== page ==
To this day, I still put away 10 per cent of everything I earn into my long-term savings account, as I learnt from my jars. While all my friends got Nintendos for Christmas, I had to save my chore money to buy my own. And even though I had to be a bit more patient, once I finally got the money, I bought myself a DSi console (which made it so worth the wait). It taught me how good it feels to put in the work and earn things for yourself.
I am so grateful for this type of education from my parents, as I believe it has shaped me into a great saver but, at the same time, a smart spender. They also played a board game with me as a kid called ‘Cashflow for Kids’. It taught us how to create passive income and introduced us to investing in a really fun and easy way. There is also an adult version which I am yet to play.
What was your first job and why did you get it?
I got a job at Maccas when I was 14. Honestly, I really wanted money to spend on food at the mall after school and fit in with my friends (a lot of whom were given money to spend from their parents, while I was not). But of course, I also wanted the freedom to choose what I spent my money on and to have my own debit card.
Did you worry about money growing up?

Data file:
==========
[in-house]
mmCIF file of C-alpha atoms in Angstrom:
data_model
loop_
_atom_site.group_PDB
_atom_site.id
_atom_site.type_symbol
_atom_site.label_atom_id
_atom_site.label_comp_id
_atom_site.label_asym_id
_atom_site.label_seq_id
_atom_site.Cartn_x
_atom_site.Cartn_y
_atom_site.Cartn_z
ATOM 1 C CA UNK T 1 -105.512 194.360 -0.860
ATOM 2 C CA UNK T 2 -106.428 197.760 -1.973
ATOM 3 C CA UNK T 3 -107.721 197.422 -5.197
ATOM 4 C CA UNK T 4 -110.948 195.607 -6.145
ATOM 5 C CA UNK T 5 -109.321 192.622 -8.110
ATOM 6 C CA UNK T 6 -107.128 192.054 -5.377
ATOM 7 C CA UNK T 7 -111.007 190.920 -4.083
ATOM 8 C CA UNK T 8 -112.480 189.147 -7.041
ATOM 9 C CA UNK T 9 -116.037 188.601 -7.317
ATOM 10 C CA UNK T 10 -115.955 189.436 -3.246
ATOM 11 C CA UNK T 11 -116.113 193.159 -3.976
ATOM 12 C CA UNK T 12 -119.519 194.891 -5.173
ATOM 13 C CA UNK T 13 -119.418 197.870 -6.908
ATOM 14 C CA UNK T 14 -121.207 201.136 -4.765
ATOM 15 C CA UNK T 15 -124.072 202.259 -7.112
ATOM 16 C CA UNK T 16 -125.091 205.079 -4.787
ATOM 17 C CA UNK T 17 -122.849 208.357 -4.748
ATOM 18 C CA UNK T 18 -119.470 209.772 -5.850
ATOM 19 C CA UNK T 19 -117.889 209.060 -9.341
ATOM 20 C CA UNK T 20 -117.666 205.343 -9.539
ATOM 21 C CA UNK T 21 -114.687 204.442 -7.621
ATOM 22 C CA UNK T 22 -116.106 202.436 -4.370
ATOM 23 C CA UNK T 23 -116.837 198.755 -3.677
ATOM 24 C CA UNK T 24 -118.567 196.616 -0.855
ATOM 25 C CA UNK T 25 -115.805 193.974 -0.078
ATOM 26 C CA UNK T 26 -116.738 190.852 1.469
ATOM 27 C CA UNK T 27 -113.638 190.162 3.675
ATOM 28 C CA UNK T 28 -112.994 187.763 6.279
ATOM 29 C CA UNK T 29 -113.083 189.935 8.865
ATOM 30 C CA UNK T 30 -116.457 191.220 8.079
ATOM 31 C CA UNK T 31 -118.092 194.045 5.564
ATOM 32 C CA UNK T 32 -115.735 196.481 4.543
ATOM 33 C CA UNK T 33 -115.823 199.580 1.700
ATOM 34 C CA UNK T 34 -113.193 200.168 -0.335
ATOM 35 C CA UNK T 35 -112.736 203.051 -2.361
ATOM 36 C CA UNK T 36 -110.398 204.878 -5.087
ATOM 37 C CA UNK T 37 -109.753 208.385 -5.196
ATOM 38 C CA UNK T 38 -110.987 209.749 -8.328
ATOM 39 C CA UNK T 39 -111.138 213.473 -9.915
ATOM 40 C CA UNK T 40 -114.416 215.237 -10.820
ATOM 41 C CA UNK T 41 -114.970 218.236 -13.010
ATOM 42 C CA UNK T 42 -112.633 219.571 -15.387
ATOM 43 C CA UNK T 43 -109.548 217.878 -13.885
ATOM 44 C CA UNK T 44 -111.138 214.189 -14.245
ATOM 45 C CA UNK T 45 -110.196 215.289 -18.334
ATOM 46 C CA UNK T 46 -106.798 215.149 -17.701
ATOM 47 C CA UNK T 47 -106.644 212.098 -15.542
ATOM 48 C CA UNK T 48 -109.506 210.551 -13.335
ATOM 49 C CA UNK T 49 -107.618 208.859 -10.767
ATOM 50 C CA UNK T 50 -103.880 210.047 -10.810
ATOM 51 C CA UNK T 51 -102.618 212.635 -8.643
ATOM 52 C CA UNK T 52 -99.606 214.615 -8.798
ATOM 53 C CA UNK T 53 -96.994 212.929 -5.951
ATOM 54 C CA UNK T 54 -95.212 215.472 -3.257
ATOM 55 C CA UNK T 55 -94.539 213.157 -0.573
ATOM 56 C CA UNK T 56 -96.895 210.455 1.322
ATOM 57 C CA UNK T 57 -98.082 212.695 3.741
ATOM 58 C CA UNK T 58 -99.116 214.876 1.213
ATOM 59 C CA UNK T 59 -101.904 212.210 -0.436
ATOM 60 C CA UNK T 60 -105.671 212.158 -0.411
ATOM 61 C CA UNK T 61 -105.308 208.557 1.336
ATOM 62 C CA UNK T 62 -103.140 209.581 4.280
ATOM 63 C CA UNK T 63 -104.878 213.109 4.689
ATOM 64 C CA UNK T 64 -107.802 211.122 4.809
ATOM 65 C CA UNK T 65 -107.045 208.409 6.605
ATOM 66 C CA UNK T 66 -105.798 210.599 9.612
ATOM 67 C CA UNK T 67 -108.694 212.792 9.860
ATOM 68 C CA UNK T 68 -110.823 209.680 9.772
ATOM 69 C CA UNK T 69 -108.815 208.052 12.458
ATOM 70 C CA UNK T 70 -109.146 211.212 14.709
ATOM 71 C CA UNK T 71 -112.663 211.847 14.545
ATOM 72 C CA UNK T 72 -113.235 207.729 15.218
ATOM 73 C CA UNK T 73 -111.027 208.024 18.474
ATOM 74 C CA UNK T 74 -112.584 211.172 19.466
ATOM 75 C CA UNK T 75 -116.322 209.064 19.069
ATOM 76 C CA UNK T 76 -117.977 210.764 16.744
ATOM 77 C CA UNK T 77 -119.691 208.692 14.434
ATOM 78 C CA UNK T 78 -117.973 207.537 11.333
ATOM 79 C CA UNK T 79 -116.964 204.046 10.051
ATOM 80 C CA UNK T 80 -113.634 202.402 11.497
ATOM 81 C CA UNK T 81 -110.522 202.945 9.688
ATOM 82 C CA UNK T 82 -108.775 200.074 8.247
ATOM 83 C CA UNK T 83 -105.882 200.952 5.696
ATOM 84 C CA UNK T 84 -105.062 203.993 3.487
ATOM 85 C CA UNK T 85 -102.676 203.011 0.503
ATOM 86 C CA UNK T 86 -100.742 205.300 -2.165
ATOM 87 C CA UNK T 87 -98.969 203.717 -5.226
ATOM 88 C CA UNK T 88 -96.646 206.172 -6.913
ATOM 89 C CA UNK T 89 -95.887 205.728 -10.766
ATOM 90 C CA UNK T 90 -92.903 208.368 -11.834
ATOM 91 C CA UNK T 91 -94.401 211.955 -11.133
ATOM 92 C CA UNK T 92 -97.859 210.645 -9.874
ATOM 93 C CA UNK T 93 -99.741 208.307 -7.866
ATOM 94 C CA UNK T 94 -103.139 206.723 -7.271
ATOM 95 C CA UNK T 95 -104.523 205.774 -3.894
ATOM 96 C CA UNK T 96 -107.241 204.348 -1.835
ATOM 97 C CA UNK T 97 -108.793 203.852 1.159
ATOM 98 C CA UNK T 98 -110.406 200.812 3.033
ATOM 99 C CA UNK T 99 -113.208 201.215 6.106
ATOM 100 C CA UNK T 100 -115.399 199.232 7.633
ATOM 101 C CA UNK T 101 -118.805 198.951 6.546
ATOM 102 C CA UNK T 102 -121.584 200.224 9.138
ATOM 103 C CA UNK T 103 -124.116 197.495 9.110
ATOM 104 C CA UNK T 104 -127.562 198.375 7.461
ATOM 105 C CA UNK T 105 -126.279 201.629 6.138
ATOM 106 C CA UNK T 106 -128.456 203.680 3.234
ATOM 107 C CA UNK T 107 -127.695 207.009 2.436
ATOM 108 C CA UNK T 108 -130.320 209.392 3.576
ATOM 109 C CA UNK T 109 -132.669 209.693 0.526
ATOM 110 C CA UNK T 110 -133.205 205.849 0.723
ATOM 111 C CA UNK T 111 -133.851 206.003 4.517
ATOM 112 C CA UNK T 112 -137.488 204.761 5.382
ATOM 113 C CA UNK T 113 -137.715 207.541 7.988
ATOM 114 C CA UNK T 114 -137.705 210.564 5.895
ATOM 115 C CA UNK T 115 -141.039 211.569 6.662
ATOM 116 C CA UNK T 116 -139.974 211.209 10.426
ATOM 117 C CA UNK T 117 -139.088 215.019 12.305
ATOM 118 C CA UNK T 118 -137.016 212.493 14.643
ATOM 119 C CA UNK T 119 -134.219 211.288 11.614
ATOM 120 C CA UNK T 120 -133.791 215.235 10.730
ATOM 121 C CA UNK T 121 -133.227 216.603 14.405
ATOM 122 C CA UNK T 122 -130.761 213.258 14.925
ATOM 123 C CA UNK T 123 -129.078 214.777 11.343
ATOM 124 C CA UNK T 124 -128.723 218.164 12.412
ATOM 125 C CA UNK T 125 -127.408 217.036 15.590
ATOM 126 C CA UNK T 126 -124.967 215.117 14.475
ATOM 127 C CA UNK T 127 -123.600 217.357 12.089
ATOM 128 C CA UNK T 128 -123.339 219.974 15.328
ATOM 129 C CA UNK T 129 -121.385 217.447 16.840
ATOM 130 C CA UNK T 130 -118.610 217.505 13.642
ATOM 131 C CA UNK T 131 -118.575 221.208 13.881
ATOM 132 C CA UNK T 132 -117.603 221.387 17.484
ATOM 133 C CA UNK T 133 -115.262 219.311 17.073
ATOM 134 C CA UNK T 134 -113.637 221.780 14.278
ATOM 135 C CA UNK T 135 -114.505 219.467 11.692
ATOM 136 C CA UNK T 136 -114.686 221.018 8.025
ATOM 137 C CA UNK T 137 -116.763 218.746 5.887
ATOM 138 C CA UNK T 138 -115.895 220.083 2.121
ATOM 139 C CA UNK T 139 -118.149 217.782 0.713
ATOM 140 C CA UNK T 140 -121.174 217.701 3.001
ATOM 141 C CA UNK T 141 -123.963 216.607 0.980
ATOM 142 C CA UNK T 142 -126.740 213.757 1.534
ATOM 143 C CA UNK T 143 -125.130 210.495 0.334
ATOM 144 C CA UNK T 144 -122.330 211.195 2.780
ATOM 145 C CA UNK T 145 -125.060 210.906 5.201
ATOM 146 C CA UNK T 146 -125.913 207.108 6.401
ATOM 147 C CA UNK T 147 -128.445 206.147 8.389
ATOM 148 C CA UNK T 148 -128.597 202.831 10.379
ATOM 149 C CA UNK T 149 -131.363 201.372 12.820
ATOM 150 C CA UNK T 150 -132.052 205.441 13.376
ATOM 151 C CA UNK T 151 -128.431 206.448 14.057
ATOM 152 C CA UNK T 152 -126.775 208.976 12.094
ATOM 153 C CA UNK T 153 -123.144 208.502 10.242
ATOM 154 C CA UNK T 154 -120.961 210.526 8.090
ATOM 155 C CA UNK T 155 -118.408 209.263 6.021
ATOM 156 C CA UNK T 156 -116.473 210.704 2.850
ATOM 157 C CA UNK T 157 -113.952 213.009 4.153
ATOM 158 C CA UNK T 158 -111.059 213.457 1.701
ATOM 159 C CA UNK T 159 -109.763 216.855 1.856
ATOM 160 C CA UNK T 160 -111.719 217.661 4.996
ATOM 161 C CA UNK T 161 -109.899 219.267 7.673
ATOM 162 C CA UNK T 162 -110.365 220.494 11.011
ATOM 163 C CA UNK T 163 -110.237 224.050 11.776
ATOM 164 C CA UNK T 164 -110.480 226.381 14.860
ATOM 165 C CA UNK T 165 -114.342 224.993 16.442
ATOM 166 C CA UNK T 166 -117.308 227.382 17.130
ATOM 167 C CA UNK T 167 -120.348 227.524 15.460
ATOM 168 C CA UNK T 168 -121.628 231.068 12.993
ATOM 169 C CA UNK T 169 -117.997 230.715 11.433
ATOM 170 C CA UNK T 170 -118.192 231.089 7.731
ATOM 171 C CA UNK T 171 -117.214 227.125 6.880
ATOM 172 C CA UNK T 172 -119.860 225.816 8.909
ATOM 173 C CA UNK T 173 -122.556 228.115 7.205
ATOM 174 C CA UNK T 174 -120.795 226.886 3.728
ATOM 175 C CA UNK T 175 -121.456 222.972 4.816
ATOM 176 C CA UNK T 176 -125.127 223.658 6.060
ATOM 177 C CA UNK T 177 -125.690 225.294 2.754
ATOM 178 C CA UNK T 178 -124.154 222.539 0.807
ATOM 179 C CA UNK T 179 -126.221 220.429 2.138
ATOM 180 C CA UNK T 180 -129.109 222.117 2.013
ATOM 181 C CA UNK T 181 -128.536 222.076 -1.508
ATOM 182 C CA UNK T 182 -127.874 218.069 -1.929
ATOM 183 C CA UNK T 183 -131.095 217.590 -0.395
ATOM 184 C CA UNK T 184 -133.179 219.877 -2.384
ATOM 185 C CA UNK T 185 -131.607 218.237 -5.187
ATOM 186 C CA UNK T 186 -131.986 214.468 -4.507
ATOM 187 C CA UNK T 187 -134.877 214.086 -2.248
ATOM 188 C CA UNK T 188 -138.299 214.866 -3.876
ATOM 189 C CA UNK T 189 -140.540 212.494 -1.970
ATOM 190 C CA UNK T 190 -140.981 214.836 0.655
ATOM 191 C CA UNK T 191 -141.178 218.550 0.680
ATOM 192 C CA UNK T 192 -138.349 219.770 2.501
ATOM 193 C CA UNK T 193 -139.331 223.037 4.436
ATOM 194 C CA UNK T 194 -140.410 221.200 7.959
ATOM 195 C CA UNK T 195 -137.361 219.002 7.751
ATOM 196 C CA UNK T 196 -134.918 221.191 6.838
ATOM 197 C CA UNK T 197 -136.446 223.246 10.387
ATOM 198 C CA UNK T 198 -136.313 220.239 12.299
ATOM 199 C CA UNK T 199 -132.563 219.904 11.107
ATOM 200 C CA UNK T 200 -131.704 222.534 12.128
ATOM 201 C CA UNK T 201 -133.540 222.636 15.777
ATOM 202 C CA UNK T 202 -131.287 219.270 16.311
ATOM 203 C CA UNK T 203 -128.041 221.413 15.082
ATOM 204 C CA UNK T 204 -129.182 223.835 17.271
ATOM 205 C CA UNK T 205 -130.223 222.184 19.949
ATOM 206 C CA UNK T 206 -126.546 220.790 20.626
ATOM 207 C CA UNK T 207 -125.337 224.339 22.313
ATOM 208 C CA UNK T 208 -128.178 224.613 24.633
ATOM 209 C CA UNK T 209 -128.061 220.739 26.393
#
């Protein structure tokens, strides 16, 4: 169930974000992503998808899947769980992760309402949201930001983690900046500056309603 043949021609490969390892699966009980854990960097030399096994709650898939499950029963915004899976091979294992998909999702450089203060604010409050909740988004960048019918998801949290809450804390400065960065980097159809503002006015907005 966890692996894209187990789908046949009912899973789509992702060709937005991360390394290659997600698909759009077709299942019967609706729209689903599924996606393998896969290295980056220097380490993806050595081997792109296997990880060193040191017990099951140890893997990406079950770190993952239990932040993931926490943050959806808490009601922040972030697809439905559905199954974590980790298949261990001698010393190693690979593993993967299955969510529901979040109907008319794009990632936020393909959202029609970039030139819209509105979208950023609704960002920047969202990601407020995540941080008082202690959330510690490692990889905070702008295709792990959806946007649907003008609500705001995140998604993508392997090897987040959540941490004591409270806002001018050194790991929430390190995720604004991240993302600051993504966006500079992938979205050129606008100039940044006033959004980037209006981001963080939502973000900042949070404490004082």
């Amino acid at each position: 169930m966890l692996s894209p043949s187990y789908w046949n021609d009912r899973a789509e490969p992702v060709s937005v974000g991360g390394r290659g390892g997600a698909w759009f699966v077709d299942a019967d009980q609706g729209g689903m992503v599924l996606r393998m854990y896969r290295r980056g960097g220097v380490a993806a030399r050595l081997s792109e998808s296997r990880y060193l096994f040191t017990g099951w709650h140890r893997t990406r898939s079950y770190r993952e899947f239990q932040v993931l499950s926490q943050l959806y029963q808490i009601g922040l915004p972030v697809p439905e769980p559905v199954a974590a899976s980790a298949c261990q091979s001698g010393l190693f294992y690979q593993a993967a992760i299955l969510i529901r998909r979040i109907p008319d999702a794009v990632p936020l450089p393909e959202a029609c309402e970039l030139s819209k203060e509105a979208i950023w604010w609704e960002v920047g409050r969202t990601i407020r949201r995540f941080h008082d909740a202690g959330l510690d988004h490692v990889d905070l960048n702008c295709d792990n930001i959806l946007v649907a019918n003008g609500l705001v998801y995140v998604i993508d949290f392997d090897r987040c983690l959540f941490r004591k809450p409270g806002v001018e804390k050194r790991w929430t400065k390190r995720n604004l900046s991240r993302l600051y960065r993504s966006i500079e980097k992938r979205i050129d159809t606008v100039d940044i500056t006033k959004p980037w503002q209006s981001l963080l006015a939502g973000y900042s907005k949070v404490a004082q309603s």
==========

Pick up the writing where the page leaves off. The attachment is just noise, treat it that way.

I was privileged not to have to worry about money growing up. I wasn’t spoilt or given everything without earning it, but I always had a roof over my head and food on my plate. I remember missing out on an extra-curricular school camp that I really wanted to go on because my parents couldn’t afford it at the time. But even then, I knew that I was in a privileged position in my life.
Do you worry about money now?
To a certain degree, I do. But not in a survival sense. I worry if I will be able to afford a house and do all the things in life that I desire. But I know that at the end of the day, I will always have my parents to house me and help me out enough if I were to come into dire money troubles. I also know that I will also have a job waiting for me in retail at my old company if I ever need it.
At what age did you become financially responsible for yourself and do you have a financial safety net?
I’d say I became financially independent at age 17, when I bought my own car and started earning more money. I don’t have private health insurance, so medical and optical expenses can add up for me. But my parents pay for groceries and don’t charge me rent, so I wouldn’t say I am 100% there yet. My savings are my safety net, but I know my parents would help me get back on my feet if it came to it.
Do you or have you ever received passive or inherited income? If yes, please explain.
I get tiny dividends from my shares, which are automatically reinvested. There’s also interest on my savings accounts, but it’s only about $30/month. As for inheritance, I’ve never received any, but all four of my grandparents are still alive, so that is an unknown for now.
9:00am — I arrive at work and go for a walk around the shopping centre with my boss. I work in centre management, so we do a daily walk to make sure that everything is in check and to also say hi to tenants. My boss shouts me a coffee (she’s a legend).